Sunday, January 08, 2017

Living Our Online Lives Authentically and Inauthentically

It's difficult for people who have grown up with the online medium to fully appreciate how truly powerful and revolutionary social media is and can be.  In the past, the way to get your voice out was through print publication or perhaps through radio or television.  Both required access to publishers and broadcasters that was quite difficult and limited.  Now, almost anyone can generate a podcast, publish a blog, tweet an opinion, or stream video.  This democratization of communication challenges authoritarian governments and institutions.  It provides access to specialized information to those around the globe who might not have access to university libraries or research journals.  Sadly, the democratization of communication has also provided a kind of shield for those who would engage in less constructive discourse, from hateful trolling to cynically fake news and breathtakingly insincere virtue signaling.  

In the interest of separating wheat and chaff, I would like to introduce the concept of "online personality".  This is the personality revealed by the online participation of an individual or group.  I would argue that it is precisely the relative anonymity of the online medium that makes social media an unusually clear window on the souls of participants.

A simple methodology for assessing online personality is to categorize posts by their emotional content and tone.  To accomplish this, consider four major positive factors of emotional experience and four negative ones:


1)  Happiness - Spreading joy, fun, and enjoyment
2)  Significance - Promoting valued causes and ideas that are deeply meaningful
3)  Stimulation - Offering new ideas, developments, and perspectives that widen our appreciation of the world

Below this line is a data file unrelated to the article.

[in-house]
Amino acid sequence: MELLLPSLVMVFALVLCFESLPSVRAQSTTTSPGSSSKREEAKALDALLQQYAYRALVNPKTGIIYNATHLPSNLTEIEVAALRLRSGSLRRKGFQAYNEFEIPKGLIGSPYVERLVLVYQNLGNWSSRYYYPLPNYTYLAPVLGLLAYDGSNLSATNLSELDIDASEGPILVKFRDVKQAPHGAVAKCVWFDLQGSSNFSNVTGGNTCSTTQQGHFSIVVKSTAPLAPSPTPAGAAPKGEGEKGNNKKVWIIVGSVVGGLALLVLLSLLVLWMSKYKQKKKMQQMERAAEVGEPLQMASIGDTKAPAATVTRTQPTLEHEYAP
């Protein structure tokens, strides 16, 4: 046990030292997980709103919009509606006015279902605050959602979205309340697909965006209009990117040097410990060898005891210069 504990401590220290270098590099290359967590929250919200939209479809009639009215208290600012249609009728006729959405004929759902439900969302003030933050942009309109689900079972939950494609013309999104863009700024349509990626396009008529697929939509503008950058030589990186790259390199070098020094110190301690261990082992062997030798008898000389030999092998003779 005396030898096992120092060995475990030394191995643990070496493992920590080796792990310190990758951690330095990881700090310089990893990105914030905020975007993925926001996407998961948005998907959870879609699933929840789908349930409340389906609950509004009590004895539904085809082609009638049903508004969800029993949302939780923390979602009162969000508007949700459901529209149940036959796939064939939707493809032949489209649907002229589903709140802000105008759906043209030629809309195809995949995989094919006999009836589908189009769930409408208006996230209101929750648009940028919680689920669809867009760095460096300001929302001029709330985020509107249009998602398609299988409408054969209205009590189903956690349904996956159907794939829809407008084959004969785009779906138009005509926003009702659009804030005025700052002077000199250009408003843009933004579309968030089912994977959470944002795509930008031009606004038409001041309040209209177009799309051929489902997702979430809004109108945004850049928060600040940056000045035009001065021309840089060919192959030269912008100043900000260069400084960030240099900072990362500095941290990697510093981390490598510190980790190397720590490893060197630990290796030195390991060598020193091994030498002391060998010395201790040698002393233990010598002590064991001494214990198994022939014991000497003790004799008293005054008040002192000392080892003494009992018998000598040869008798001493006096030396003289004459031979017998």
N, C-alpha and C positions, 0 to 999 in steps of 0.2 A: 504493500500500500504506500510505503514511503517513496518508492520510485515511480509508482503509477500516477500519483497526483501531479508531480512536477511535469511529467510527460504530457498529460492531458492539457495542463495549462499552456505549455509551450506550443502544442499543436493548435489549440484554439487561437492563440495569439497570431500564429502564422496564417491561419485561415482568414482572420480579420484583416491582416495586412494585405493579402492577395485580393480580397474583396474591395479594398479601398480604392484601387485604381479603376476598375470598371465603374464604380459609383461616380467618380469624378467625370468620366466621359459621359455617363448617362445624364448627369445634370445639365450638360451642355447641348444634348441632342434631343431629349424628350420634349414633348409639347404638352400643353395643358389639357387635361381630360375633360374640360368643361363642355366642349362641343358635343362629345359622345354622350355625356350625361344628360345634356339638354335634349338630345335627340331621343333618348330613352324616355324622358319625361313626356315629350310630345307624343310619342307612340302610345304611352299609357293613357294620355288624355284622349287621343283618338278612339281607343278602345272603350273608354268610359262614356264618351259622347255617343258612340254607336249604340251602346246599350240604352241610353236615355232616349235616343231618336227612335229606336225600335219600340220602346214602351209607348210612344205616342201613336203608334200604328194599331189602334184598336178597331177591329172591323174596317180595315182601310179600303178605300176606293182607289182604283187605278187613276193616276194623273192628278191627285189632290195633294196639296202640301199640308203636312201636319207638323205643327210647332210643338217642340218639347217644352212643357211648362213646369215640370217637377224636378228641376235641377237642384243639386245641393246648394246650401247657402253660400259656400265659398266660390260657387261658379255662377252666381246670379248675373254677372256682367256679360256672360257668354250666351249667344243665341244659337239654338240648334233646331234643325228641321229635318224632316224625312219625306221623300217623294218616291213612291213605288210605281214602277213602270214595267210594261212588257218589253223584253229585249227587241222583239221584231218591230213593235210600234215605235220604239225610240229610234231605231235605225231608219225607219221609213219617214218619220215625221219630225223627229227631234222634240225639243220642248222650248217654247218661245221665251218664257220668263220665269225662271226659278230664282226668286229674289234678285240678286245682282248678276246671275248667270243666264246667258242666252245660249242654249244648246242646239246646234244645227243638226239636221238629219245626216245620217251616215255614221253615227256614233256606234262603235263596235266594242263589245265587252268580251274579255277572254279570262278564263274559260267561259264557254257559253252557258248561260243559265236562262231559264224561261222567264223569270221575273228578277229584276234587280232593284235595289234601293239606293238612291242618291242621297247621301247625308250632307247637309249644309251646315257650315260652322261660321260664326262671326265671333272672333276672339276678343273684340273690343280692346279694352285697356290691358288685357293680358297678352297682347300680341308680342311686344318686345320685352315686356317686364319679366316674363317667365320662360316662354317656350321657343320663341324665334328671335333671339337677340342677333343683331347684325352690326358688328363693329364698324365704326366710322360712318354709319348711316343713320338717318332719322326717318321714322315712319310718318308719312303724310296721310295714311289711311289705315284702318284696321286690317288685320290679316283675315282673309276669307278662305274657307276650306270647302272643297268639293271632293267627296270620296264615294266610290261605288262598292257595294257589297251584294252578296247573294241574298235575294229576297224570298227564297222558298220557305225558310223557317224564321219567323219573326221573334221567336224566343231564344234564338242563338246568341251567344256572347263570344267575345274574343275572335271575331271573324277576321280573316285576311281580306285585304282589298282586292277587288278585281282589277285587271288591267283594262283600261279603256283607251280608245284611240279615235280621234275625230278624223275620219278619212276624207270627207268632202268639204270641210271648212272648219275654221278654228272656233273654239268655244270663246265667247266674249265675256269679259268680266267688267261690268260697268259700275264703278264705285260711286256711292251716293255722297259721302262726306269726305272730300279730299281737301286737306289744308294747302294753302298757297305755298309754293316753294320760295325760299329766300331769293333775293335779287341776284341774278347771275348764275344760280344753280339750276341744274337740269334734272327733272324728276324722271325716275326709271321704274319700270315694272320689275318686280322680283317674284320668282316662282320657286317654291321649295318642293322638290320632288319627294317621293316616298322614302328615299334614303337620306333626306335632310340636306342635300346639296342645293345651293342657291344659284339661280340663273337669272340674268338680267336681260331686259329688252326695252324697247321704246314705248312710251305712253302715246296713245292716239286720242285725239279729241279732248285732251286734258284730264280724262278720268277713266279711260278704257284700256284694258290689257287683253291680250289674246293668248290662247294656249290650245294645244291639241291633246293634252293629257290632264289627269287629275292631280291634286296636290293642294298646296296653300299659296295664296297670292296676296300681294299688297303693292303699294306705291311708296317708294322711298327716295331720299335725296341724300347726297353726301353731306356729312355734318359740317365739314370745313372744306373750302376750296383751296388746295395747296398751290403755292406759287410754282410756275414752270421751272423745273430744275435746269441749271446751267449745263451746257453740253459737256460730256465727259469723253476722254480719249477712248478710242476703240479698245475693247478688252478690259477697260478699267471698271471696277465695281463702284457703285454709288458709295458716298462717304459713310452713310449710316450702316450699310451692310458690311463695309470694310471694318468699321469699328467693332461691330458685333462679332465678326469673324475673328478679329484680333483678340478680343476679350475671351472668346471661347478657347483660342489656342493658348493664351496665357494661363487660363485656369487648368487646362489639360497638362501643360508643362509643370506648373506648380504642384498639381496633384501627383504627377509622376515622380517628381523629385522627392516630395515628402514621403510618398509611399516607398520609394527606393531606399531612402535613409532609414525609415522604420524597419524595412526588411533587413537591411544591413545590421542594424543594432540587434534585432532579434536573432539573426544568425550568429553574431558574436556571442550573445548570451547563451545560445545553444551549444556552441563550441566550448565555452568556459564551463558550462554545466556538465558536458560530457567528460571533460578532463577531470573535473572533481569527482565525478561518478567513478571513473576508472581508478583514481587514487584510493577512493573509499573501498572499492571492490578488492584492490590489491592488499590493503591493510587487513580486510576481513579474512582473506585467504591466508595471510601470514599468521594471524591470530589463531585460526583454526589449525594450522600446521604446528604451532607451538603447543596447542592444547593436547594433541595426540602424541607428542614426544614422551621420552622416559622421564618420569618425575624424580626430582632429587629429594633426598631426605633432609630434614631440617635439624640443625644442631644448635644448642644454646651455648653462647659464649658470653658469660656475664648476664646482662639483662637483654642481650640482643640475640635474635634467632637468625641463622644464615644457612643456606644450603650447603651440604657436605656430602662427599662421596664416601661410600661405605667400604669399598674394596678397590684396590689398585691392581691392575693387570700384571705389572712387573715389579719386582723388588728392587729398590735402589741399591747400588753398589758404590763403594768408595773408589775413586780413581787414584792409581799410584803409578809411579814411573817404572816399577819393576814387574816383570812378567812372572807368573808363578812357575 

4)  Bonding - Promoting shared experience and appreciation of others


1)  Discouragement - Expressing pessimism, fatalism, and depressed sentiment
2)  Anger - Attacking others, venting frustration, and expressing hostile sentiment
3)  Fear - Expressing worry and anxiety and catastrophizing events
4)  Meaninglessness - Voicing boredom, alienation, and absence of purpose 

Any tweet, blog post, podcast, video, or photo posted online can be coded with at least one of these factors and often more than one.  Any particular post may fall into one category or another, but over time patterns emerge for most social media participants.  You'll see many posts devoted to happiness and bonding, as people share life experiences.  You'll also see many posts spewing anger and discouragement over the state of the world or the state of their lives.  Think of people who post on market-related topics.  We have those who promote fear ("Market is going to plunge") and discouragement about the state of the world and promote themselves as safe havens.  We also have those that seek to stimulate with fresh perspectives and education, offering ideas of significance.

To a surprising degree, our personalities are revealed by our online personalities:  by the emotional tone of our communications.  We can either serve as positive influences in people's lives or negative ones.  Our communications can either give energy or drain it.  Happy, productive people doing good things in their lives are not filled with discouragement, anger, fear, and meaninglessness.  They do not spew hate, discouragement, and fear to signal virtues, because they are too busy living authentic, virtuous lives.  The right people are living their values, enhancing the world around them.  The wrong people attack others, vainly hoping to elevate themselves.

There's a saying that we are a composite of those we spend the most time with.  We cannot help but absorb what is mirrored to us in our interactions with others.  Similarly, we are most influenced by the influences we access online.  Our personalities are shaped, in part, by the online personalities that we frequent.  Nothing is quite so nourishing as a healthy diet of social influences.  Nothing is quite so richly rewarding as an authentic life that creates positive influences for self and others.

Further Reading:  Going on a Healthy Psychological Diet